Life In The Metaverse
What Actually Counts As Cheating In The Metaverse?
It all depends on your intention
Relationships are complicated enough. From ambiguous first dates to difficult conversations, no one knows exactly what they’re doing regarding matters of the heart. As technology continues to advance, our love lives have expanded to include relationships and intimacy beyond our physical selves, which complicate things even more.
As long as virtual worlds have existed, so too has virtual sex. On early metaverse platforms like Second Life, released in 2003, users frequently engaged in sexual acts through their avatars. But the emerging metaverse and improving VR sextech has allowed for increasingly realistic and interactive virtual sexual experiences. Virtual reality porn places the viewer in the scene, and in some instances, syncs the viewer’s Bluetooth sex toys to what’s displayed in the VR headset.
These virtual options for intimacy can be incredibly empowering for people with disabilities or people who express their sexuality through utilizing technology, known as digisexuals. A 2019 study from the Kinsey Institute found that sextech users — including those who sexted with a partner or watched or participated on a camming site — reported feeling both sexually and emotionally connected to their virtual partners. As more virtual worlds emerge and as sextech improves, bridging the physical body with the digital one, so will the opportunities to take part in virtual sex, sex work, dating — and, of course, infidelity.
Defining what constitutes cheating is open for interpretation and is only made more complicated by the internet and social media. (Is DMing someone who isn’t your partner cheating? What about keeping Hinge on your phone? Subscribing to OnlyFans accounts?) Layer in another aspect of digital interaction and the lines continue to blur. For Holly Richmond, a licensed marriage and family therapist and certified sex therapist, cheating, both IRL and in the metaverse, comes down to three questions: How would my partner feel if they saw this?, Am I keeping this a secret?, and Would I be comfortable sharing this with my partner?
For SX Noir, president of Women of Sextech, the parameters of virtual cheating center on consciousness and consent — meaning is there another human on the other side of the avatar or is the “person” you’re interacting with a video or AI? As an example, Noir points to the Black Mirror episode “Striking Vipers,” where two childhood friends who are in relationships with other people have virtual sex in a VR fighting game. “The whole episode is around are they cheating?” she says. “Are they doing something wrong? Where does the consent begin or end? Is it cheating if there's an actual person on the other side?” By her own standards, this situation would be cheating: The person on the other side was conscious and not an A.I. and consented to the act.
Noir also notes the importance of intention when seeking out virtual sexual experiences. Let’s say you’re visiting a virtual strip club in the hopes of meeting someone, sharing a romantic connection, and fostering that relationship. “If you are monogamous, and if you define that as cheating, then yes, it’s cheating,” Noir says.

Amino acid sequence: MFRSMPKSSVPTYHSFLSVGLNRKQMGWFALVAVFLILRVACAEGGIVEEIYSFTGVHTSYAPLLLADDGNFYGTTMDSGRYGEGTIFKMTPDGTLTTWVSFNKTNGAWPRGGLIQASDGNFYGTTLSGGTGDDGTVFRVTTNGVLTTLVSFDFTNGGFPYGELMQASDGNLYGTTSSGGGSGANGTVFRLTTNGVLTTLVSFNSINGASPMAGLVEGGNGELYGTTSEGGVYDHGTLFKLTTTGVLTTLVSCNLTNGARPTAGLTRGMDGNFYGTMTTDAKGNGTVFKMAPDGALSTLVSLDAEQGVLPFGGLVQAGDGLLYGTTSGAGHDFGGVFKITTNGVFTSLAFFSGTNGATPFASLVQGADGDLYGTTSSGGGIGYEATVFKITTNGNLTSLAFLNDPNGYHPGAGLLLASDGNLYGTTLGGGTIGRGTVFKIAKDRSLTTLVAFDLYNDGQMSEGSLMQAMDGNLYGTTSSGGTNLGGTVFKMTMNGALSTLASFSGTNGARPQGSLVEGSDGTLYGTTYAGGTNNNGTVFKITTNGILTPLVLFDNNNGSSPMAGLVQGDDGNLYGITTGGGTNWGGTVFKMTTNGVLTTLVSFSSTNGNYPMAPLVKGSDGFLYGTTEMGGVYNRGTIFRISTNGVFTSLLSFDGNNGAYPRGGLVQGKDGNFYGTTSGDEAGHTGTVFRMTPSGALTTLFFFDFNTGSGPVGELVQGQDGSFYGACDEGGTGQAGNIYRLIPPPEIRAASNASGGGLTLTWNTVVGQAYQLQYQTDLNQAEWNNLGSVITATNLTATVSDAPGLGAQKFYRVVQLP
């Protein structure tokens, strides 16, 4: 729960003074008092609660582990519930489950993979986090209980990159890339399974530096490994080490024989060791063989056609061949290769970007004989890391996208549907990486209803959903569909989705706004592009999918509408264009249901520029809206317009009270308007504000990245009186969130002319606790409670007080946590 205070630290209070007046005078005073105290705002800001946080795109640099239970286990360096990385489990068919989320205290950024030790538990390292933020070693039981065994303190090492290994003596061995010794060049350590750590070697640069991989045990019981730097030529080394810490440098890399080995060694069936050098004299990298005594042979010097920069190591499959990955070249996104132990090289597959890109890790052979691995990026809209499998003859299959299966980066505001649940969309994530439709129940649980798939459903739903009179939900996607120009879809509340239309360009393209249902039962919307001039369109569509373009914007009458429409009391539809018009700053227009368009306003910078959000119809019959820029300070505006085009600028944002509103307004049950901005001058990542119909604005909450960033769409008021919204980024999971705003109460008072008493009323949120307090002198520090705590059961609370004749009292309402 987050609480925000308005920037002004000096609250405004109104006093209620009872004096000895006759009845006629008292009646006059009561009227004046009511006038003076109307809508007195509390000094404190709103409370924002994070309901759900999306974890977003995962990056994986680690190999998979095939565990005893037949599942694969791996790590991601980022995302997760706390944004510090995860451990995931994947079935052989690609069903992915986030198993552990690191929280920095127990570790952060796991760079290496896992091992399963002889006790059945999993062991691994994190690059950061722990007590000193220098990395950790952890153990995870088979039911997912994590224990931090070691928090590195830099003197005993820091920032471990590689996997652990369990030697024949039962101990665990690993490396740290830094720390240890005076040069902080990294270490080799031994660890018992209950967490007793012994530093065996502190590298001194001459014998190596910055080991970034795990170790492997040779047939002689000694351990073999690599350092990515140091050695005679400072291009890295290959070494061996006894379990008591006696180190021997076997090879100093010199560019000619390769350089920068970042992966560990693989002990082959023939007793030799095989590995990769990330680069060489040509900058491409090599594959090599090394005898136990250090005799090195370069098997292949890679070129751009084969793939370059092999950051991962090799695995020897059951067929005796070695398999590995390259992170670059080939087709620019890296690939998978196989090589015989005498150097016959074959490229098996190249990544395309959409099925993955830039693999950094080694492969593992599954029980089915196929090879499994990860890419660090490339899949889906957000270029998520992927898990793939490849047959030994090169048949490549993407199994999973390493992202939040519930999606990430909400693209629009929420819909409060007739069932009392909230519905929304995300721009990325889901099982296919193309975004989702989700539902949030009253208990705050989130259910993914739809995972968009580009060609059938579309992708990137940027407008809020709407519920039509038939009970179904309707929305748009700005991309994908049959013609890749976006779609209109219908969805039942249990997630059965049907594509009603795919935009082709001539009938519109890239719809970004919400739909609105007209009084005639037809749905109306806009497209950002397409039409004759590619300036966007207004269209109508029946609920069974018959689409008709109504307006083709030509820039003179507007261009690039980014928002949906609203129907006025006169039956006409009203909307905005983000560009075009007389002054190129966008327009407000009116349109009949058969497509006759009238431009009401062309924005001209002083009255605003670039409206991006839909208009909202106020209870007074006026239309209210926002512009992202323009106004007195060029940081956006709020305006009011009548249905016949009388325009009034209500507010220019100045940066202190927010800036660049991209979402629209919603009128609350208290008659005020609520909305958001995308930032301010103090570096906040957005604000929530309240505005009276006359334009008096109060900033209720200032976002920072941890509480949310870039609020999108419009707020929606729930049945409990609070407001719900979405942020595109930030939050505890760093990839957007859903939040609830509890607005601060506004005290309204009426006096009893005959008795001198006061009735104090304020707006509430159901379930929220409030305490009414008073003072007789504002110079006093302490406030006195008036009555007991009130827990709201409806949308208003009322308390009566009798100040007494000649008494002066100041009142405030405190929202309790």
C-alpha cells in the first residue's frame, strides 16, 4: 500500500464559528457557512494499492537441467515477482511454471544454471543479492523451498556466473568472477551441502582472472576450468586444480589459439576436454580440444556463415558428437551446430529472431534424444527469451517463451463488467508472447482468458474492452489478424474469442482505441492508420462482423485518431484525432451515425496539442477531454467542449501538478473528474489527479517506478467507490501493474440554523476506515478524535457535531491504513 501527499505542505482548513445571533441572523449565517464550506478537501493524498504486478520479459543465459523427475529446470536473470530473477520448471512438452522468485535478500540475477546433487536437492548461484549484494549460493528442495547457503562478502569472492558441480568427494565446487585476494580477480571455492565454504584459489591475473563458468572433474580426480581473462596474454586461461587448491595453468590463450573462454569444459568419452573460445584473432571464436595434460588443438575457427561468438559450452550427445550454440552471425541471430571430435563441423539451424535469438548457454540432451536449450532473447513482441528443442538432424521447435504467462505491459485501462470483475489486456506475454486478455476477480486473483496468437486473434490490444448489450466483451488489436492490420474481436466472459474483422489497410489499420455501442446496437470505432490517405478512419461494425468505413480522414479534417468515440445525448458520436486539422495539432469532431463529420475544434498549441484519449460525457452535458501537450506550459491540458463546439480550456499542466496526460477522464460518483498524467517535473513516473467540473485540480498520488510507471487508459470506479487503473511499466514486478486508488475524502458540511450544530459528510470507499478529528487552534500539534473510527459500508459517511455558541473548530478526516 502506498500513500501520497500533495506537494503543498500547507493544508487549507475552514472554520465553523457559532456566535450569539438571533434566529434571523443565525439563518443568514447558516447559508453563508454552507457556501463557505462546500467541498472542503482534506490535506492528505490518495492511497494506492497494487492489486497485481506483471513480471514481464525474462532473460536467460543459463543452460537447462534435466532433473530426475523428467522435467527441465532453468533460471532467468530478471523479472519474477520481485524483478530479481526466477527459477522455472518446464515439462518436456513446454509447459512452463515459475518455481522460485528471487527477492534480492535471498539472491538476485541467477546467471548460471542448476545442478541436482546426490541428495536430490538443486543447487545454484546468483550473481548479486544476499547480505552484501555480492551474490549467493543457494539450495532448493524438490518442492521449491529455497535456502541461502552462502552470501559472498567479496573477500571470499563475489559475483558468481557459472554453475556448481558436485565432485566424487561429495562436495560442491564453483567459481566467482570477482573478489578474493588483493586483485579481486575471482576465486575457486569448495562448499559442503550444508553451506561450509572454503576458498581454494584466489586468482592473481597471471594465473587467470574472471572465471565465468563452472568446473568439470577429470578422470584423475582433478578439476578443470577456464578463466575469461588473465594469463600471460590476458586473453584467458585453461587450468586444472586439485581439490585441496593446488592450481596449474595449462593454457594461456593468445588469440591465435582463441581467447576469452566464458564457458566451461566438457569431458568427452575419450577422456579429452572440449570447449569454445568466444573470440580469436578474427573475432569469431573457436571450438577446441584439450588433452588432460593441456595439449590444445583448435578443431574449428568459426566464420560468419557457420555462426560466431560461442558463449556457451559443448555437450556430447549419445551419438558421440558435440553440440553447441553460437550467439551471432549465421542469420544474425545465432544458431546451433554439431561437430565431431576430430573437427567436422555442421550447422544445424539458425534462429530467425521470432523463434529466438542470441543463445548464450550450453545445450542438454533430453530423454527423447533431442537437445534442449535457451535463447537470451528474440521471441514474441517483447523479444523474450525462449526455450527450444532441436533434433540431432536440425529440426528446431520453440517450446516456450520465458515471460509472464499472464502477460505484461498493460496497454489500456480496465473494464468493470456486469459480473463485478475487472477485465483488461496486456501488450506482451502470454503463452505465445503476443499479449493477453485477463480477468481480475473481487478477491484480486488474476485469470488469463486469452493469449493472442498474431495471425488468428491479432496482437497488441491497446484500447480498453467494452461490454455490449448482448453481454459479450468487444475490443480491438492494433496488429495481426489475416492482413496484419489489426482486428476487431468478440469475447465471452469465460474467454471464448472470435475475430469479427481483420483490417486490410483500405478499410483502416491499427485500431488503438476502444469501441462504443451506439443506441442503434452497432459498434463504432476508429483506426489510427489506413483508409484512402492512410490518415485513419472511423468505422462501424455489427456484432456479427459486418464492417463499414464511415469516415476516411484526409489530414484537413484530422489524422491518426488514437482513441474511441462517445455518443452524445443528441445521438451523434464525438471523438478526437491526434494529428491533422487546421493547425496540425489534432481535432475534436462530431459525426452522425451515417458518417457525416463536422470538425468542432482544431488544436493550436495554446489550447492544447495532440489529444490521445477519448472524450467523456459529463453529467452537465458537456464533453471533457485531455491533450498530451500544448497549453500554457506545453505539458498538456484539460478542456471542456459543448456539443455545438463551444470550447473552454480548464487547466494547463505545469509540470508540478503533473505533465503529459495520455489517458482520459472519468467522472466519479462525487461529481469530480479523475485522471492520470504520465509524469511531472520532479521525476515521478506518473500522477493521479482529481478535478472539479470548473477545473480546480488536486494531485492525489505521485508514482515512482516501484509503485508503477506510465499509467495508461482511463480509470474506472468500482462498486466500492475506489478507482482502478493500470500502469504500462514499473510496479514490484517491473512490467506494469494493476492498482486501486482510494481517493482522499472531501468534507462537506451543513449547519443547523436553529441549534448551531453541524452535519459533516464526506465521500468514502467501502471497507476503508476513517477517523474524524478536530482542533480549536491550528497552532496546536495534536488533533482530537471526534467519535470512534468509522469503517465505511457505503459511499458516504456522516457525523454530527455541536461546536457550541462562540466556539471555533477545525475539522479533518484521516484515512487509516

Romantic metaverse encounters can include everything from talking with another avatar through a VR headset, to having VR sex with an avatar that looks like an ex, to connecting your sex toy to another person’s. (And soon, new dating-specific metaverse platforms will make it easier to facilitate these connections.) Despite the absence of actual physical contact, if any of these acts are done in secret from your partner because you don’t want them to know or fear they’d be upset, you’re technically cheating, Richmond says.
Richmond says several of her clients have explored VR environments due to their interest in the new technology and, unexpectedly, their digital journey takes them to VR porn sites. “And their partner freaks out because [they] didn’t talk about this, this feels like a boundary violation,” Richmond says.
But there can be a distinction between enjoying VR porn, for example, as entertainment instead of virtual infidelity. “You can hit up Sara on [a camming site] right now and have a 30-minute conversation with her, and at the end of the day, you know you’re not going to meet her, you don't have a relationship with this person,” Noir says. “We can also value entertainment. But if you are with someone who is intending for this to go somewhere, then that's a bit more conscious and that’s a date.”
Before either partner wades into digital territories, Richmond suggests couples discuss what’s off-limits in the metaverse in order to avoid one partner making the excuse that they weren’t technically cheating since they didn’t physically touch another person. “That’s why one partner will say, ‘I didn't think it was cheating,’ and the other partner is just devastated,” Richmond says.
If you plan to explore your sexuality in the metaverse and are concerned with how your partner will react, Richmond suggests being upfront, telling your partner, and letting them weigh in. Alternatively, should your partner disclose their own metaverse infidelity, share if and why the betrayal is upsetting for you. “Everyone needs to try to stay curious instead of defensive,” Richmond says. “Maybe invite them in with you so you go into the VR world together, or show your partner what it is so they're not as threatened.”
As technology evolves to provide new sexual experiences, Richmond suggests leading with curiosity — not judgment — when learning about tech-enhanced sexual preferences, Richmond says. “That’s really where we have to start from before we start saying something’s weird, or not normal, or cheating.”